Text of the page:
After crossing the power line easement, we found a steel pipe marking the SE corner of Nickerson Walking Woods Preserve.  This point is on the town line between Attleboro and Norton.

 

We placed a witness post near the pipe to make it easier to find next time.

 

The pipe is at the end of this stone wall.

 

We added a sign with our visitor regulations.

 

We walked the entire length of the power line easement from south to north.

 

We put up another regulation sign at the edge of the power line along our northern boundary.

 

Thanks to all who attended the walk!

Boundary Walks on March 14 and 21 are cancelled

A series of boundary walks was planned for the first three Saturdays in March, weather permitting.  The purpose of boundary walks is to maintain signs and markers along the boundaries and to check for encroachment.

The first boundary walk was held at the Nickerson Walking Woods Preserve, 221 Richardson Avenue, on Saturday, March 7.

News About Your Land Trust and More

Click below to read our monthly electronic newsletter, intended for distribution over social media, that includes news of what is happening at our conservation properties, as well as general conservation topics. There are also articles on Attleboro history, with a focus on the Barrows Farm (now the Richardson Preserve) and what seasonal tasks the Barrows family might have been working on as they derived their living from this land 300 years ago. News of the Attleboro Community Garden is also a regular feature.
This publication is being produced by the Education and Outreach Committee of the Attleboro Land Trust, local volunteers, and some of the classes at Attleboro High School.

Newsletters

Contact us if you would like to subscribe to the email version of this newsletter.

Boughs of holly festoon the Richardson Preserve

After 24 hours of rain, sleet, and snow, the Richardson Nature Preserve glistened on the morning of December 18, 2019.  An American holly tree is in the foreground.  The red berries, found only on female trees, provide food for many birds.

Many help launch an invasive plant removal project at Larson Woodland

Invasive species are organisms that are not native to an area, that tend to spread and displace native species, and that have harmful consequences for the environment.  Invasive species include animals, plants, and even fungi.  In the twentieth century, diseases caused by non-native fungi–accidentally introduced in North America–devastated elm and chestnut trees.  Invasive gypsy moths have damaged many other local tree species.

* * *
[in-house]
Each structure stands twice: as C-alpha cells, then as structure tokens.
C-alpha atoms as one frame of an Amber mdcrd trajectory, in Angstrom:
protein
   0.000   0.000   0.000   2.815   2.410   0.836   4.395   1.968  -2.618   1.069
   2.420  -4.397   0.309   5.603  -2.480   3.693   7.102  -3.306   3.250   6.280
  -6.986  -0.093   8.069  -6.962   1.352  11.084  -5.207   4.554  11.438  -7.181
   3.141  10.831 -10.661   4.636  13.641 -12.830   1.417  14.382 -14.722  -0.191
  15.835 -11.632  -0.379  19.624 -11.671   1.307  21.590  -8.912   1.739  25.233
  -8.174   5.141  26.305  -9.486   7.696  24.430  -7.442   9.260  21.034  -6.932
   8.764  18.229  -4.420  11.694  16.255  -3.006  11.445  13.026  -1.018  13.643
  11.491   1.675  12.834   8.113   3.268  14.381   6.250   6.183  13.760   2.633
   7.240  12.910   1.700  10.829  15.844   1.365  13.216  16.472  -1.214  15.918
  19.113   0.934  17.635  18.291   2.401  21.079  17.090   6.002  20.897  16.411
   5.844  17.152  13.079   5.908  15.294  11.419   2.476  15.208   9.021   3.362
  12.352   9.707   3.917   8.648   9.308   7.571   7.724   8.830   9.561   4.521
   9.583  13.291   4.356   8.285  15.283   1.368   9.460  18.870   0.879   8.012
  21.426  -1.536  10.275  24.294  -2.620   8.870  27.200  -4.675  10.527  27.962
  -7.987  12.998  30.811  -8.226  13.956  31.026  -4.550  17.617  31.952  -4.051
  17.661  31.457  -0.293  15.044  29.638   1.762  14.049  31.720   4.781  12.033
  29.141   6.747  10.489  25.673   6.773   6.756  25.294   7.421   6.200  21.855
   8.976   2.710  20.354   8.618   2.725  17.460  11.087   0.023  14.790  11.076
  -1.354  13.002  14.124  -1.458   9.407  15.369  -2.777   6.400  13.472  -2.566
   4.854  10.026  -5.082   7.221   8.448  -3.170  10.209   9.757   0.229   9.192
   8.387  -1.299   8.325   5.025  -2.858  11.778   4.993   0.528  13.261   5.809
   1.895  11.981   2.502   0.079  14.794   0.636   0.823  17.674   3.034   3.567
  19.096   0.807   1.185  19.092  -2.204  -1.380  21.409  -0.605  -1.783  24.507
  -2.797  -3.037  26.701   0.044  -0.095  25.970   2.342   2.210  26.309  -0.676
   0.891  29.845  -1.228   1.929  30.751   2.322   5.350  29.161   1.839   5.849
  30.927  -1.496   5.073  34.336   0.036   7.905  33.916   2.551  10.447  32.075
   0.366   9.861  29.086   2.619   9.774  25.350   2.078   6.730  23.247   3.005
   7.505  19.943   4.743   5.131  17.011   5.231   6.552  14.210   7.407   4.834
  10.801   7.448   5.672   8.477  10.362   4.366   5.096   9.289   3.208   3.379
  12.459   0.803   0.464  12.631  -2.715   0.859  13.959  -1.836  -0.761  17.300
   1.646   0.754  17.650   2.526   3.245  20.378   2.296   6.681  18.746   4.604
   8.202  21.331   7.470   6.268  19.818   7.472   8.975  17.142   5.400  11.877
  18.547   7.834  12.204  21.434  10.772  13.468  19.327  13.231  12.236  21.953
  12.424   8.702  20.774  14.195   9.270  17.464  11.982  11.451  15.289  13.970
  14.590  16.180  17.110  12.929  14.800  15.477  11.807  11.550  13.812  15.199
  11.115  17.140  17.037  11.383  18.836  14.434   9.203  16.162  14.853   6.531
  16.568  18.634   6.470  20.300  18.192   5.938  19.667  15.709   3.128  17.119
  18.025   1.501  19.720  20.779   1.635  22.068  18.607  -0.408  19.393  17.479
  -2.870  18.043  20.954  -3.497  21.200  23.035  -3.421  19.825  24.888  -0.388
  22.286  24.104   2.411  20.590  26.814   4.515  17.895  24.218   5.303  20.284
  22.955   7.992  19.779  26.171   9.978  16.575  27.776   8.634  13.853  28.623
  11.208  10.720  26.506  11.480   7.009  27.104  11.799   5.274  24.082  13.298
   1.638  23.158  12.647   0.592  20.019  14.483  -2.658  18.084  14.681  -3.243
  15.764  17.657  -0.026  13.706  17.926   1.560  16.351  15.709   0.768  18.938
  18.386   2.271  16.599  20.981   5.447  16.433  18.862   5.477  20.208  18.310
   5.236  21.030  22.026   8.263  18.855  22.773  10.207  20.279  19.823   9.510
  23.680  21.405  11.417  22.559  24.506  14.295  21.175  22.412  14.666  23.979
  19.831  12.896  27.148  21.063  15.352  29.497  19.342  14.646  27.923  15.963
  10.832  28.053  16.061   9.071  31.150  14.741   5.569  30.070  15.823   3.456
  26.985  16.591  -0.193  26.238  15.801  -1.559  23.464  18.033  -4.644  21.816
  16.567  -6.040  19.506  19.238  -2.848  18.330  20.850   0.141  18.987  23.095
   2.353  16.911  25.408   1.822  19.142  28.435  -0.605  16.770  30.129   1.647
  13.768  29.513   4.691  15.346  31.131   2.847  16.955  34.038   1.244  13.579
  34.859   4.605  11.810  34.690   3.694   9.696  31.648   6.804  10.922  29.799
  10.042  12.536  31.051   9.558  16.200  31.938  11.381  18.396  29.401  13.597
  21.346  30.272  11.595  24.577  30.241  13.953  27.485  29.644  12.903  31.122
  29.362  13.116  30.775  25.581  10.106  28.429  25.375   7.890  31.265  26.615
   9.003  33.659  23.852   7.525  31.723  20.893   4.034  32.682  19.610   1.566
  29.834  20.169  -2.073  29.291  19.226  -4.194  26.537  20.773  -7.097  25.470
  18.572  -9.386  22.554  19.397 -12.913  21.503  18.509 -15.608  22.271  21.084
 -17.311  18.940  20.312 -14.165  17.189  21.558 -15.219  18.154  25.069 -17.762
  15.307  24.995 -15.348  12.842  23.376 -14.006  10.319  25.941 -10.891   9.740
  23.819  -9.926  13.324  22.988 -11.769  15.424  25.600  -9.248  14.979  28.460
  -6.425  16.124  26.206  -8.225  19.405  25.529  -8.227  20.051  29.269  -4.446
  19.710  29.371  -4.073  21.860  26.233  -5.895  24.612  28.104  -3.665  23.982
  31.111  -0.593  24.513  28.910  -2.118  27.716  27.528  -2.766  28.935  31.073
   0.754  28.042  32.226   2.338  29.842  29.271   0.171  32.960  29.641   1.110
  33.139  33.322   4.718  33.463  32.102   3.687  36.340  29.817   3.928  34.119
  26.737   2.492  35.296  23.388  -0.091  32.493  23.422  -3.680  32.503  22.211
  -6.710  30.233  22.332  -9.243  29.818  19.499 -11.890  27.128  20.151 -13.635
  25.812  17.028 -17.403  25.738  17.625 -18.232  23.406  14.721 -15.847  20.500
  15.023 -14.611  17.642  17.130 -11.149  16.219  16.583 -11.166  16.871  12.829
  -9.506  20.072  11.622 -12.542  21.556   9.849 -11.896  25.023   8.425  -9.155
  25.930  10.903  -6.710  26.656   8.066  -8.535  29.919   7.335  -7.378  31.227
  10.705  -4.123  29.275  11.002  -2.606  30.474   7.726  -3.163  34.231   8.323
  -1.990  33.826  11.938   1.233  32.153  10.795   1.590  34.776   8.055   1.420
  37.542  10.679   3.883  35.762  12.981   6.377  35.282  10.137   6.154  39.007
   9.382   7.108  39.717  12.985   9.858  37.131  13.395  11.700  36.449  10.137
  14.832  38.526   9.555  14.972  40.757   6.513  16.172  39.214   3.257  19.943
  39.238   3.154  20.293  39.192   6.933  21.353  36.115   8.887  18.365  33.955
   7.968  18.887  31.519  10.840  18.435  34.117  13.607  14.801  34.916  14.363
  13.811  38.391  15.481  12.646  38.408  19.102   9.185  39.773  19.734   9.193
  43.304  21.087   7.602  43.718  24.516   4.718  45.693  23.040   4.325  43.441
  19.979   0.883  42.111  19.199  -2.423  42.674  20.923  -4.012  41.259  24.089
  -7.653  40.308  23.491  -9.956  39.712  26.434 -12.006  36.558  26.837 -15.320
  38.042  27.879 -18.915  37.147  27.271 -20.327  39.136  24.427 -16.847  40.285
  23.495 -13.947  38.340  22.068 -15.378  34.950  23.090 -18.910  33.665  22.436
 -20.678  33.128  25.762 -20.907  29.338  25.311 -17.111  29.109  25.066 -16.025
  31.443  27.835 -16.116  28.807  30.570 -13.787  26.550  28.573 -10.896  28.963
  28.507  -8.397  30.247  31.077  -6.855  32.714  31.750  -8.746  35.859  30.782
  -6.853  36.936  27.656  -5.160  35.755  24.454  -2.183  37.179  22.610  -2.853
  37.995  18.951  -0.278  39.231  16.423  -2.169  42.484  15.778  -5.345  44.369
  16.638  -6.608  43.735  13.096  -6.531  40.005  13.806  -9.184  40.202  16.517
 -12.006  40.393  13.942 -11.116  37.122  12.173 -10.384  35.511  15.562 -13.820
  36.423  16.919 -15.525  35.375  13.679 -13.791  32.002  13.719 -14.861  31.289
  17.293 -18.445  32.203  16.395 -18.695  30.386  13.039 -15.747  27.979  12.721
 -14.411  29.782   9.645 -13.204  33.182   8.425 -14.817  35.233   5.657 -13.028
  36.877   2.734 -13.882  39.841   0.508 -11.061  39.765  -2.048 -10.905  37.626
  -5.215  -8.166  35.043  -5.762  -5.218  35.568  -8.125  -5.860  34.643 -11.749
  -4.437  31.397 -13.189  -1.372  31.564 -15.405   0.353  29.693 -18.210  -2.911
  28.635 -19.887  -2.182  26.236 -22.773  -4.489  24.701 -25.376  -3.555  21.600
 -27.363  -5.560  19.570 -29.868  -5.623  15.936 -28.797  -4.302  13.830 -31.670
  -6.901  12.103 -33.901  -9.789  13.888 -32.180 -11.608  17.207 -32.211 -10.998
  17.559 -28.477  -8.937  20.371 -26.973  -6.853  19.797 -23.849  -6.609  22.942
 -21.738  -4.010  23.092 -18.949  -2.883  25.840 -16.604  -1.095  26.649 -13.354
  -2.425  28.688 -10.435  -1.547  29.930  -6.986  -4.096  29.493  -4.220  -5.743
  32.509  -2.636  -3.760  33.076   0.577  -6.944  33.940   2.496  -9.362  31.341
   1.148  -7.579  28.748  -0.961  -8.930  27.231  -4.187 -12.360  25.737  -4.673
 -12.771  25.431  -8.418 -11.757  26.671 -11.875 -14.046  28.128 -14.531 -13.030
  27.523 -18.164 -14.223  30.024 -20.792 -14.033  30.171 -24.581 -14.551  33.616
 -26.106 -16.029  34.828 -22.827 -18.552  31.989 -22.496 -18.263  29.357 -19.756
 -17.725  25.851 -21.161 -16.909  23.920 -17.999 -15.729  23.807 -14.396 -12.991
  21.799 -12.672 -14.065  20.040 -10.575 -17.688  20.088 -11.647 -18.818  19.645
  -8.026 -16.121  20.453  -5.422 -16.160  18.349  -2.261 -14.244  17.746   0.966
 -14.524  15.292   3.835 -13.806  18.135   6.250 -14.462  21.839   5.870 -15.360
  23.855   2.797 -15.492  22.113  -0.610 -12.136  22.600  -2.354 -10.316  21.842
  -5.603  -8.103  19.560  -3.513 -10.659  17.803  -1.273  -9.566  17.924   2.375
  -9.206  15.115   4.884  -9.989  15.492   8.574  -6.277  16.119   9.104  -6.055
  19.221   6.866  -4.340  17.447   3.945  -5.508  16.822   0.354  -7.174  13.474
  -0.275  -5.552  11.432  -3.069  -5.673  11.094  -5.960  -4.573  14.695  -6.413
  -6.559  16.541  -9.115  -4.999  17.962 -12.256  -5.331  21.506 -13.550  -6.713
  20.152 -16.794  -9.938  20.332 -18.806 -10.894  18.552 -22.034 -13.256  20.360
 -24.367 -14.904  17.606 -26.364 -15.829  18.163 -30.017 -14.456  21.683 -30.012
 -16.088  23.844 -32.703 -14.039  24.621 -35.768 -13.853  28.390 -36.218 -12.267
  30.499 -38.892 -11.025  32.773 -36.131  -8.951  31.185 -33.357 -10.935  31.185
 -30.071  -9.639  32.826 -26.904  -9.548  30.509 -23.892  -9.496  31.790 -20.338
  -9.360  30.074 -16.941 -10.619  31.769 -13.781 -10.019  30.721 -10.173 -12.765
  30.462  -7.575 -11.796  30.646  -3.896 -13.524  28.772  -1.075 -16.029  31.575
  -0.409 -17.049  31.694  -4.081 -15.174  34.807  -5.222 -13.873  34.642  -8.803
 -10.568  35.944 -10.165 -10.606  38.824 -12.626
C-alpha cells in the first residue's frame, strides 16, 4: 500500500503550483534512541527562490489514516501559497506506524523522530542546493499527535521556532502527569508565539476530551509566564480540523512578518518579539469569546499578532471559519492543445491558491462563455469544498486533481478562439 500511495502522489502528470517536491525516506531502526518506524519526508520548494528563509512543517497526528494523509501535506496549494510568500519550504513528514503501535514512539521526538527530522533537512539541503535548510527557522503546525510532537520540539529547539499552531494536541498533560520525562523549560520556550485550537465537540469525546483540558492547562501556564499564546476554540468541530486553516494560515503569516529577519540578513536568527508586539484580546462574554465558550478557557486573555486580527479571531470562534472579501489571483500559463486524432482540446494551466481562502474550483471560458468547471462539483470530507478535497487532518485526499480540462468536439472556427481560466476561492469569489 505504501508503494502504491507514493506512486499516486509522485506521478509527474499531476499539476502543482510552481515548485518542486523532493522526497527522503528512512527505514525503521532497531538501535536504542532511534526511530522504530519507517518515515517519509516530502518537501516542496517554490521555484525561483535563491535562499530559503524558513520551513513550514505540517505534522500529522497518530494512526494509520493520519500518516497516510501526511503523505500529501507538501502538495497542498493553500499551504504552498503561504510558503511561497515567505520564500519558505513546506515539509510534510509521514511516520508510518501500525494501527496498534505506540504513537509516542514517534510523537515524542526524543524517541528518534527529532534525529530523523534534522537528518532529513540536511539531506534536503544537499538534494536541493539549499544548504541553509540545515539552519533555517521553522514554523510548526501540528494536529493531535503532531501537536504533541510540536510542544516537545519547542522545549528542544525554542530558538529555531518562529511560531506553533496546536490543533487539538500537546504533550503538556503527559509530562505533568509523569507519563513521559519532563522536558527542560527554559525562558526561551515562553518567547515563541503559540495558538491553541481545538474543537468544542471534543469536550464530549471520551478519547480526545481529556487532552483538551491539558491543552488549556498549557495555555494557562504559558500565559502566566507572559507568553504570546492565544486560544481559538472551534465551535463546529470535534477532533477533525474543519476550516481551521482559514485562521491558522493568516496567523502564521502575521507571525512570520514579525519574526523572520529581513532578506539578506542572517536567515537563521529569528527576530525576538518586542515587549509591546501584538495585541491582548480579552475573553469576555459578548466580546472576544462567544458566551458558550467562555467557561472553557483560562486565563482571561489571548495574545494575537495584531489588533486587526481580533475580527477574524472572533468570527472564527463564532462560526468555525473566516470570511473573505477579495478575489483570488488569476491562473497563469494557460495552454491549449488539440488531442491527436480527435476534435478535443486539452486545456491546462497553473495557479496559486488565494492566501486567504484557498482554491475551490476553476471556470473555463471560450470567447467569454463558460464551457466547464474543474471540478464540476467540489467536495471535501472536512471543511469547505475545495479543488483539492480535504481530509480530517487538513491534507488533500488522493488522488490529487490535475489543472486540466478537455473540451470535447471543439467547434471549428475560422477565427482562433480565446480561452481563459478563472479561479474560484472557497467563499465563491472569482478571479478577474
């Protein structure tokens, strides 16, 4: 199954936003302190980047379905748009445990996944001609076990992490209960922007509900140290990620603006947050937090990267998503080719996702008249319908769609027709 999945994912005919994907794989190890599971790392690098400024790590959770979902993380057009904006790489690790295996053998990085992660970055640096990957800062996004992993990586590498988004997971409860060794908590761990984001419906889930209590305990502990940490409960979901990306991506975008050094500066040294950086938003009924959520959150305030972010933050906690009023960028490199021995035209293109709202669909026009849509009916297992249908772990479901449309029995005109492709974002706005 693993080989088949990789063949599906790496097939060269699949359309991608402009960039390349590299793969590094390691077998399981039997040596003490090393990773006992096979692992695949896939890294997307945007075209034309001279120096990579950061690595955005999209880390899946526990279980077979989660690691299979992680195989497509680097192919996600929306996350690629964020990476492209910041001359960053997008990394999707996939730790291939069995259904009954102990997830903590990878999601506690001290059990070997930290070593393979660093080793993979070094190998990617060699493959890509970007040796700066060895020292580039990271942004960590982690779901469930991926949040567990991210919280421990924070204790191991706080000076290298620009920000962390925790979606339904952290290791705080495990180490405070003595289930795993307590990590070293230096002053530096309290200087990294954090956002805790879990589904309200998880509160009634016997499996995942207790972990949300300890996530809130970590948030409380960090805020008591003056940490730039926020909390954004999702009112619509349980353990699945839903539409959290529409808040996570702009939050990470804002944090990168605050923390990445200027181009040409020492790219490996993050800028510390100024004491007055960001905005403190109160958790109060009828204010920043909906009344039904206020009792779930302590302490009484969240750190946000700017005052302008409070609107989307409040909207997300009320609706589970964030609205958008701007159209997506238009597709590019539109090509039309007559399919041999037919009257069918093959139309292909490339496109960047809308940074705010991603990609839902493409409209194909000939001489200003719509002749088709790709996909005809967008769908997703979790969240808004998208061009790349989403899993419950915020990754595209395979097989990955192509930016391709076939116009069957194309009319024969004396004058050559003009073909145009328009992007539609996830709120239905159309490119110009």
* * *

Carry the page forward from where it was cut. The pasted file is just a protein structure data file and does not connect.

Invasive trees and shrubs are common in our area and threaten to crowd out native plants–wreaking havoc with native ecosystems.  The Attleboro Land Trust has launched an invasive removal project focusing on Larson Woodland.  At four acres, this is one of our smaller nature preserves.  This will serve as a demonstration project, and we hope to apply lessons learned to our other preserves.

A survey of the preserve was conducted by Gary Krofta and Phil Boucher, resulting in a map identifying the invasive species to be targeted and their locations.  Longtime watershed protection advocate Don Doucette has been a key advisor.  The project was kicked off on Saturday, November 23.  Among the volunteers who pitched in was a contingent of Scouts from Attleboro Troop 15.

A good turnout of volunteers helped to remove invasive plant species at Larson Woodland on November 23, 2019.    Image credit: C. Adler

Oriental bittersweet was removed from the banks of the Ten Mile River near the spillway.  The bright red berries (once prized for their decorative value during the winter holidays) were bagged and will be burned to prevent propagation of new plants.

Oriental bittersweet (Celastrus orbiculatus) is an invasive vine that originated in China.    Image credit: C. Adler

Some large non-native honeysuckle bushes along Riverbank Road were also removed.

Scouts from Troop 15 removing an invasive honeysuckle bush at Larson Woodland.    Image credit: C. Adler

Project work parties will continue in the spring.  Some of the other species to be targeted are buckthorn, purple loosestrife, and Norway maple.  We welcome more volunteers to help with the work.